Better Business Bureau warns college-bound students to be wary of financial aid fraud
The college fall semester will kick off soon, so now is the time to beware of scams targeting students. Scholarships and financial aid are a great way to help with the high cost of education. Even though finances have already been planned out for the school year, scammers still use this time as an opportunity to take advantage of students and parents. Before you think about last-minute financial assistance, Better Business Bureau (BBB) serving Central, Coastal, Southwest Texas and the Permian Basin wants you to be wary of financial aid fraud.
According to FinAid, a resource for students looking for ways to finance their education, financial aid scams come in different forms—from seminars to awards. Some con artists contact families of potential college students and tell them they have been awarded a scholarship. These scammers claim the money is guaranteed if the "winner" provides bank account or credit card information first. Many of these fraudulent operations use official-sounding names with the words 'federal' or 'national', but FinAid warns they are not affiliated with any actual government agency.
FinAid warns of these additional red flags to be on the lookout for when researching financial aid:
Application fees. Do your homework before you do anything. Start with free options and be highly skeptical of any company that charges a fee and requires payment in advance. Federal Student Aid, an office of the Department of Education, says legitimate scholarship foundations do not charge an application fee.
Guaranteed scholarships. Avoid scholarship services that claim you are guaranteed to receive money. Legitimate scholarship services have no control over who the scholarship foundation chooses to win the grant.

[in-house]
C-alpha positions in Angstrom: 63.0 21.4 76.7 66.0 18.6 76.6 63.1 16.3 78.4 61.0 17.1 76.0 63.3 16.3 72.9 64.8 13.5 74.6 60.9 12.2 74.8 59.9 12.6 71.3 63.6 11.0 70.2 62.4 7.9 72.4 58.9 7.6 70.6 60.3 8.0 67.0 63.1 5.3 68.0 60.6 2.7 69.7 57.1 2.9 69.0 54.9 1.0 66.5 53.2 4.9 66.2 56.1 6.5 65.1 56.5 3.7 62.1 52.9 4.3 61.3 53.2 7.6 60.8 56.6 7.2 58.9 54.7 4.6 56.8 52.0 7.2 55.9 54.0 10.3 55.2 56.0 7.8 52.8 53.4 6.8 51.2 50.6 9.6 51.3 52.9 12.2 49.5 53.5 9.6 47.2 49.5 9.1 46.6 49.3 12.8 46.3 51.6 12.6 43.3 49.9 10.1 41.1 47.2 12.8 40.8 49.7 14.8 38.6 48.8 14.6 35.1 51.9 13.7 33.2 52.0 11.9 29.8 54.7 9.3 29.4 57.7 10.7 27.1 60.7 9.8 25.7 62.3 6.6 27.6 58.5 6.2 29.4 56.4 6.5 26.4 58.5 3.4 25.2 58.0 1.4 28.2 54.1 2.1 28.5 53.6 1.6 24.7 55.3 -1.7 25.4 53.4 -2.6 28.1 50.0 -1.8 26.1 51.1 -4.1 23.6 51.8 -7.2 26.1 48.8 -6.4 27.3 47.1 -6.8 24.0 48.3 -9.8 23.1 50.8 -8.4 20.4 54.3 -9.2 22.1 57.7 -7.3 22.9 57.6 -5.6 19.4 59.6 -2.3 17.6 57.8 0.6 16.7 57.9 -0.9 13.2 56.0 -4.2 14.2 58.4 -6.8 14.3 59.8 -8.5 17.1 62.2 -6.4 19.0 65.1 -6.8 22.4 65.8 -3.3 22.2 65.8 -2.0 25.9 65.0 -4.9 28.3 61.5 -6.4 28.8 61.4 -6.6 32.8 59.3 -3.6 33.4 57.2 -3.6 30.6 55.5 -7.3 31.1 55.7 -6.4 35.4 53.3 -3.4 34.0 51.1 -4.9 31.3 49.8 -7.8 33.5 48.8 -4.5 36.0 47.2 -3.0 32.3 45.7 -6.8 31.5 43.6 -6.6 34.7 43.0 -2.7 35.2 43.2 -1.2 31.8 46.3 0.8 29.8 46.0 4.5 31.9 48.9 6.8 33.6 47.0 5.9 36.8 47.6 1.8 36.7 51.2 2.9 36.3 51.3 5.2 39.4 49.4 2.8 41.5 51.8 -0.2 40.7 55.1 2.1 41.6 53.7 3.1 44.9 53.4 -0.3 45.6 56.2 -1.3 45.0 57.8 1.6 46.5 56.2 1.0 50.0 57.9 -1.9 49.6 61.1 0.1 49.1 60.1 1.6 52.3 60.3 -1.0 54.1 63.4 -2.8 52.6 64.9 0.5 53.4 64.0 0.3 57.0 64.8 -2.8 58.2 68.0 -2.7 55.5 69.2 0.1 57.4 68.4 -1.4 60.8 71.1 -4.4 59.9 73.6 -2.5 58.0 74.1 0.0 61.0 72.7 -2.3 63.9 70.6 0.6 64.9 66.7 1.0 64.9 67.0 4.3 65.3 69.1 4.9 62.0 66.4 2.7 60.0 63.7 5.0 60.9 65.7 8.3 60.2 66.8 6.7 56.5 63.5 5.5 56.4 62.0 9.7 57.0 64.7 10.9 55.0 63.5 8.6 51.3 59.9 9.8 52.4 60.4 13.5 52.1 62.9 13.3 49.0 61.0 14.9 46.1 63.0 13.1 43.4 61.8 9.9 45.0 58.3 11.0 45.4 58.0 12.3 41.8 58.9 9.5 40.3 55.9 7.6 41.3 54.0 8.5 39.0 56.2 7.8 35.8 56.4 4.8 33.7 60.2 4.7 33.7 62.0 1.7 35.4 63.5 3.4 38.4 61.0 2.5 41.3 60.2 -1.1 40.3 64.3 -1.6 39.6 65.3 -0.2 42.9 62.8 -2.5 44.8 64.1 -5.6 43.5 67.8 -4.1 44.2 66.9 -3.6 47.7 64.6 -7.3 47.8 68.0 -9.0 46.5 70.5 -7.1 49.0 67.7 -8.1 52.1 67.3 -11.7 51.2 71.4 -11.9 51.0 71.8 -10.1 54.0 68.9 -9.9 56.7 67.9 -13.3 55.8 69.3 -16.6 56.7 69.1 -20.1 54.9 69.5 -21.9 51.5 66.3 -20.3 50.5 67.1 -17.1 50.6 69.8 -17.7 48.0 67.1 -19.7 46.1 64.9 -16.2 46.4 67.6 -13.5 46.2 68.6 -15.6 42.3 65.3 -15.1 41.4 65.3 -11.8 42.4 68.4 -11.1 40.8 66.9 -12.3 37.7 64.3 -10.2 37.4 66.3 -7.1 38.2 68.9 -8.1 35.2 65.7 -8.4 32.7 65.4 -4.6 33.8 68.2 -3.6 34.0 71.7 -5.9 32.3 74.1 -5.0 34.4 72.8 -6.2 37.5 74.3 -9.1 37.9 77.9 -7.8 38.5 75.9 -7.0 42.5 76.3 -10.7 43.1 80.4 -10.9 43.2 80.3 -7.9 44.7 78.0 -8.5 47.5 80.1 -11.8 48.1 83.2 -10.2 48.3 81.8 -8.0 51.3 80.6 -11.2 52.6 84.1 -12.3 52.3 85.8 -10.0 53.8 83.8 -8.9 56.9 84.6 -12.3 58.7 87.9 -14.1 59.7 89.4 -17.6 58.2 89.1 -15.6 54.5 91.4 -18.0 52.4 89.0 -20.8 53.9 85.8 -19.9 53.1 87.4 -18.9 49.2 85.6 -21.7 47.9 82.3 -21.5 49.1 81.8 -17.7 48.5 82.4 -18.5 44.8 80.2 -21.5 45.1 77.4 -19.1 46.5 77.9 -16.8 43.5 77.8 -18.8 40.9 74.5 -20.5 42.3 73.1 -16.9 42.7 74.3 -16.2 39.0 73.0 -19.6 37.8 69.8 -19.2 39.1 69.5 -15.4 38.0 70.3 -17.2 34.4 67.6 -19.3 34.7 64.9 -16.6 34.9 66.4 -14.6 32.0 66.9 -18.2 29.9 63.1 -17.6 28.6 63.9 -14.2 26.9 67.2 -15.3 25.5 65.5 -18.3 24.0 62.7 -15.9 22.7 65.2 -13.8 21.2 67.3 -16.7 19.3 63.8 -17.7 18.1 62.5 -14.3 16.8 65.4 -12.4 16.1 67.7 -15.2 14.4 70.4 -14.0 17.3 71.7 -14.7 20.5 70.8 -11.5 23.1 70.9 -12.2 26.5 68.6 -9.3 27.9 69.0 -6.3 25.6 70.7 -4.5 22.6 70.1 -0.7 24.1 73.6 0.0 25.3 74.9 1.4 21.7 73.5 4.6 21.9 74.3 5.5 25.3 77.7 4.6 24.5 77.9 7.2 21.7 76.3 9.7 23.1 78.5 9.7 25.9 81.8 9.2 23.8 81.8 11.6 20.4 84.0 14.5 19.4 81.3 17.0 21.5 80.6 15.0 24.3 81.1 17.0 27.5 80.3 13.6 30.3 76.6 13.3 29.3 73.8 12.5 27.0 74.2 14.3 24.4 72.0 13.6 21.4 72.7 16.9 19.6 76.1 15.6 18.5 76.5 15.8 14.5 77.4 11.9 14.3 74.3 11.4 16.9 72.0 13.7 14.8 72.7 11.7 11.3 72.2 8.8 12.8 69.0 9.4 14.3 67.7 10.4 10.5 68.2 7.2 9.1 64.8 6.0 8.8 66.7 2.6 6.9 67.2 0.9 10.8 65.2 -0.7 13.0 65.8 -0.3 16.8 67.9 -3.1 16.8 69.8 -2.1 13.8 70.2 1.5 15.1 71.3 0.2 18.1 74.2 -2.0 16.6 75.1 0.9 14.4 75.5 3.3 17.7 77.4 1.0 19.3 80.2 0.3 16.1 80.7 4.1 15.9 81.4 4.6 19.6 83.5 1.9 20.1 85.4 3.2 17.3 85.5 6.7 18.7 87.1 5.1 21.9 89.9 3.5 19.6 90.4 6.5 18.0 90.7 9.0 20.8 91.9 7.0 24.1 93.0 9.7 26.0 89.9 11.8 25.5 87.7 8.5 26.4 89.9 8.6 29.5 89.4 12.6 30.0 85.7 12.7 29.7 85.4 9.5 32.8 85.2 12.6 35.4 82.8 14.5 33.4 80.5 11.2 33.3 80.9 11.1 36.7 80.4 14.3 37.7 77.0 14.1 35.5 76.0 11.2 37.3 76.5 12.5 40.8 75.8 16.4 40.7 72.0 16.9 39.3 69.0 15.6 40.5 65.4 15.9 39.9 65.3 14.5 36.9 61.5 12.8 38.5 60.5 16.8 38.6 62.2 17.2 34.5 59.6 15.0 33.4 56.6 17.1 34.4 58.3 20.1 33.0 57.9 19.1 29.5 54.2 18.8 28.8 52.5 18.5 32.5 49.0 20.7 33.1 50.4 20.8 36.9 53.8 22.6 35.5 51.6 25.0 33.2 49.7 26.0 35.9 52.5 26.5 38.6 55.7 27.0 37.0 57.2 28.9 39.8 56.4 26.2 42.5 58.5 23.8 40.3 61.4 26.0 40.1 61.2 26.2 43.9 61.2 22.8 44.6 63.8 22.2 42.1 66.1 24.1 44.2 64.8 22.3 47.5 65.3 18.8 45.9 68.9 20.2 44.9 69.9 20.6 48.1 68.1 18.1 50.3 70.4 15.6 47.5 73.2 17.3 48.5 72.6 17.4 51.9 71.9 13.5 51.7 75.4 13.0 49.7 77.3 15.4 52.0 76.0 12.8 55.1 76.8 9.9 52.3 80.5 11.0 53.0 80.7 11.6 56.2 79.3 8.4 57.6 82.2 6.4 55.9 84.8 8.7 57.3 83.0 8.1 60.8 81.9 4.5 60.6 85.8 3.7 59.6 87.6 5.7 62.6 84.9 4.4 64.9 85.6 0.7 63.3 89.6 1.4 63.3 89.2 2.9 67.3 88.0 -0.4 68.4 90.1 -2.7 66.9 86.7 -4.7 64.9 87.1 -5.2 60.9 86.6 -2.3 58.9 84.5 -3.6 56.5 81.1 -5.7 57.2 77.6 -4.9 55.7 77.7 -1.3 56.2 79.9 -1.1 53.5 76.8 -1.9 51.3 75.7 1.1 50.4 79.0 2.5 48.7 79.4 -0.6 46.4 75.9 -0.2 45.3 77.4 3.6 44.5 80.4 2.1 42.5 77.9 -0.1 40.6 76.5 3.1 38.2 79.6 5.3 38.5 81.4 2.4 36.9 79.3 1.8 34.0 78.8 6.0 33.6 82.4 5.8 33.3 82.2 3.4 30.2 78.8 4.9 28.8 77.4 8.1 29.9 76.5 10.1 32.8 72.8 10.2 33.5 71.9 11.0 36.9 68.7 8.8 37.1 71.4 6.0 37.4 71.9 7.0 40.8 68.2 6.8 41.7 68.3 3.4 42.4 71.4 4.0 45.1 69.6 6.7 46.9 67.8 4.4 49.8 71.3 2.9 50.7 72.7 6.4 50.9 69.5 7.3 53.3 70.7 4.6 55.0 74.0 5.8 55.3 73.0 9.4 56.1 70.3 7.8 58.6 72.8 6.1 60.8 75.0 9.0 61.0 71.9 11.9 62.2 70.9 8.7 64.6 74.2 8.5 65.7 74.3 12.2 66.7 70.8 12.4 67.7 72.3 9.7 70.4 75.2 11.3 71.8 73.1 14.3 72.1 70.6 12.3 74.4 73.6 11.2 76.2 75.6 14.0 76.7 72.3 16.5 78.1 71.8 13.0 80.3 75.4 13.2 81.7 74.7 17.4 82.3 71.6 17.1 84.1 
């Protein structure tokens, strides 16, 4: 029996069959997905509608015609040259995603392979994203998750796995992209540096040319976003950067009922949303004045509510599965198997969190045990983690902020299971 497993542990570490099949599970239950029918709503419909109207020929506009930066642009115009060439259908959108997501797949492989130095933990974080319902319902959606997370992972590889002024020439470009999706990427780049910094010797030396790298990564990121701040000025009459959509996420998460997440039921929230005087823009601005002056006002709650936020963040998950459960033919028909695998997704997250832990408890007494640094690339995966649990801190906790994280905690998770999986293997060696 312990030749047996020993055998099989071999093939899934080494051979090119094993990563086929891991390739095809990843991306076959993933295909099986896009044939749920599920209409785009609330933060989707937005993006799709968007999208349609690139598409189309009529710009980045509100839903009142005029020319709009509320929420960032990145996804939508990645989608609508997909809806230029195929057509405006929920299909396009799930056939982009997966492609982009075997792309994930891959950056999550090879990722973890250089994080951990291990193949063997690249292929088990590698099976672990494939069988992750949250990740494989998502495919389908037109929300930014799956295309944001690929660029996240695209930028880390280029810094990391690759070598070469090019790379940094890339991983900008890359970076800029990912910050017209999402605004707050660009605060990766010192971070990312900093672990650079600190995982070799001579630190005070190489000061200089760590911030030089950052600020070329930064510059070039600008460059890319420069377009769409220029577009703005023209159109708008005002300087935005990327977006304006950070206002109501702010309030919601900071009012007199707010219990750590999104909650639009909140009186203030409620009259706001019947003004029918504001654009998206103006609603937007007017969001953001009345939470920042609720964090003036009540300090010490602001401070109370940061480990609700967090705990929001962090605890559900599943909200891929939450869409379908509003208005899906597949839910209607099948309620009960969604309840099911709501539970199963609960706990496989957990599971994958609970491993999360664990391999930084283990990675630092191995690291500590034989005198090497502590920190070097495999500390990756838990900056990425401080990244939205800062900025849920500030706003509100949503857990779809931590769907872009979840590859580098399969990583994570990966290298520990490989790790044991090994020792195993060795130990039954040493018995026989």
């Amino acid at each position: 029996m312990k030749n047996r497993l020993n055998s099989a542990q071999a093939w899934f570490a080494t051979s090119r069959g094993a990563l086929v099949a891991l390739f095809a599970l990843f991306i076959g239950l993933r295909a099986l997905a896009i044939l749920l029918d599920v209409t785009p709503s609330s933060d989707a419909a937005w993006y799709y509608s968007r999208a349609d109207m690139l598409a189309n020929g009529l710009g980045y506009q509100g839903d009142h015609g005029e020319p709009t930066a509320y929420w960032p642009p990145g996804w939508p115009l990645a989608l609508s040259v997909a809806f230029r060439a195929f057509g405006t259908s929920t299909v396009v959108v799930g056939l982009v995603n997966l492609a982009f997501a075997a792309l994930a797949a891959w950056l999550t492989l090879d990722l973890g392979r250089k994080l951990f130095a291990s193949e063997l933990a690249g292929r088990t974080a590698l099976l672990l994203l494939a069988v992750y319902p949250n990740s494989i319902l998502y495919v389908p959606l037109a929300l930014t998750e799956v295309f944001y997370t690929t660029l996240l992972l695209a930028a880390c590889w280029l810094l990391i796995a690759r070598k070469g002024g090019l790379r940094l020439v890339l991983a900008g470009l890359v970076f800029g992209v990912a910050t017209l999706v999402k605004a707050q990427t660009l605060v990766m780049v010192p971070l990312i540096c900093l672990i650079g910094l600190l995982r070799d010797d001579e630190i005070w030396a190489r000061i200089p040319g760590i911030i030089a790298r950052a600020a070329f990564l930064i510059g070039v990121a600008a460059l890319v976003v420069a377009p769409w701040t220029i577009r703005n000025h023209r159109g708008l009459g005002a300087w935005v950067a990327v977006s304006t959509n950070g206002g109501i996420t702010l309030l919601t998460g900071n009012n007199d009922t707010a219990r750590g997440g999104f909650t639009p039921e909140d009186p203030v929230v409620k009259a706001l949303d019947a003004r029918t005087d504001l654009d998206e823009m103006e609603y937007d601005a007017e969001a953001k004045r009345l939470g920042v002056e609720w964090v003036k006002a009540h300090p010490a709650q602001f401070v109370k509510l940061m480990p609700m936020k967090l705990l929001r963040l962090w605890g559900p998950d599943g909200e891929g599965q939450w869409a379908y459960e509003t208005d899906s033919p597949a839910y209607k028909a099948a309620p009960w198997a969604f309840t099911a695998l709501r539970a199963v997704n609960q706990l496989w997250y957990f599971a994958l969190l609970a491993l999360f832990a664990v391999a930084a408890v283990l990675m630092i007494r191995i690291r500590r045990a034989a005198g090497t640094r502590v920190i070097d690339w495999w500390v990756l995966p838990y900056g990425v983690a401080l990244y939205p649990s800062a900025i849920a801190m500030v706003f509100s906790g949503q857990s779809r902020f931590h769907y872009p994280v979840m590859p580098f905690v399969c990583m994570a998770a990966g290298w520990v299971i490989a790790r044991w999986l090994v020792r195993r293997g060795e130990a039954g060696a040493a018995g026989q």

Every student is eligible. Whether the requirements are the student’s GPA, career interests, athletic involvement or volunteer work, legitimate foundations are looking for students that meet their characteristics. Avoid services that claim any student is eligible to receive the scholarship.
Seminars. If you decide to attend an information seminar on scholarships or financial aid, be aware this is most likely a sales pitch for scholarship services. While at the seminar, do not be pressured into paying for services on the spot. Before you purchase any services, carefully research the organization at bbb.org.
You’ve been selected. Be wary of letters or phone calls stating you have been selected or are a finalist for a scholarship you never applied for. This is a sign of a scam. Scammers may be looking to steal your identity. Be careful not to send out personal or banking information, or write a check to businesses you haven’t researched thoroughly.
Advance-fee loans. Avoid lenders that offer you an unusually low-interest rate for an education loan and then require an upfront fee before you can receive the loan. If you are searching for an education loan, be aware that real lenders do not charge an upfront application fee. Instead, they deduct their processing fees from the check before the student receives the loan.